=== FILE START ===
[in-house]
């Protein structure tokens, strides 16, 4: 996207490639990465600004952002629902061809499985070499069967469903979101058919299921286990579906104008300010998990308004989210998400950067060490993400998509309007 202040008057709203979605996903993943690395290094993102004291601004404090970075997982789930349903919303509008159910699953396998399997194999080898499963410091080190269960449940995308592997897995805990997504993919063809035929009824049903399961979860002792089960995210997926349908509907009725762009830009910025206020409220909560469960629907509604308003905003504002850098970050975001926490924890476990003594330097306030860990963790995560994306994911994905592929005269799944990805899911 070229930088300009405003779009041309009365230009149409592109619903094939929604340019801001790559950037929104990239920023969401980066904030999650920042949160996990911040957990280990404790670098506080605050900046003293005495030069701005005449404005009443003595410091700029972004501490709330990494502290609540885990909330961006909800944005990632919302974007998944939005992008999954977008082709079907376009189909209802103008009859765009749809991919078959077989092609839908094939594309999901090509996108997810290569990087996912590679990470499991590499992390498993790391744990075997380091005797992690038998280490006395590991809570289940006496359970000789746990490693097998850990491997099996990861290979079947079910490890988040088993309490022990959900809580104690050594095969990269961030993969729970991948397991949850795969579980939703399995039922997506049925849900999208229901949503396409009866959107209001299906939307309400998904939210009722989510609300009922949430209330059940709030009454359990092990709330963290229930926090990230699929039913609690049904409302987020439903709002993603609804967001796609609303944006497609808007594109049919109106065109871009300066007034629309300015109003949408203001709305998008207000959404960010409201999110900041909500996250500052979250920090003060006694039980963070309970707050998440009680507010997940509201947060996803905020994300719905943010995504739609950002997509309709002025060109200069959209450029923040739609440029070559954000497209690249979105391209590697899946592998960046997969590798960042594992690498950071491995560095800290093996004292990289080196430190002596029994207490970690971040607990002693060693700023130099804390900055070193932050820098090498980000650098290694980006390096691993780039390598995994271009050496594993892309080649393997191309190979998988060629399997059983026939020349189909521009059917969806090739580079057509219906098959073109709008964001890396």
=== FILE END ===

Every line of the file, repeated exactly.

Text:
[in-house]
């Protein structure tokens, strides 16, 4: 996207490639990465600004952002629902061809499985070499069967469903979101058919299921286990579906104008300010998990308004989210998400950067060490993400998509309007 202040008057709203979605996903993943690395290094993102004291601004404090970075997982789930349903919303509008159910699953396998399997194999080898499963410091080190269960449940995308592997897995805990997504993919063809035929009824049903399961979860002792089960995210997926349908509907009725762009830009910025206020409220909560469960629907509604308003905003504002850098970050975001926490924890476990003594330097306030860990963790995560994306994911994905592929005269799944990805899911 070229930088300009405003779009041309009365230009149409592109619903094939929604340019801001790559950037929104990239920023969401980066904030999650920042949160996990911040957990280990404790670098506080605050900046003293005495030069701005005449404005009443003595410091700029972004501490709330990494502290609540885990909330961006909800944005990632919302974007998944939005992008999954977008082709079907376009189909209802103008009859765009749809991919078959077989092609839908094939594309999901090509996108997810290569990087996912590679990470499991590499992390498993790391744990075997380091005797992690038998280490006395590991809570289940006496359970000789746990490693097998850990491997099996990861290979079947079910490890988040088993309490022990959900809580104690050594095969990269961030993969729970991948397991949850795969579980939703399995039922997506049925849900999208229901949503396409009866959107209001299906939307309400998904939210009722989510609300009922949430209330059940709030009454359990092990709330963290229930926090990230699929039913609690049904409302987020439903709002993603609804967001796609609303944006497609808007594109049919109106065109871009300066007034629309300015109003949408203001709305998008207000959404960010409201999110900041909500996250500052979250920090003060006694039980963070309970707050998440009680507010997940509201947060996803905020994300719905943010995504739609950002997509309709002025060109200069959209450029923040739609440029070559954000497209690249979105391209590697899946592998960046997969590798960042594992690498950071491995560095800290093996004292990289080196430190002596029994207490970690971040607990002693060693700023130099804390900055070193932050820098090498980000650098290694980006390096691993780039390598995994271009050496594993892309080649393997191309190979998988060629399997059983026939020349189909521009059917969806090739580079057509219906098959073109709008964001890396």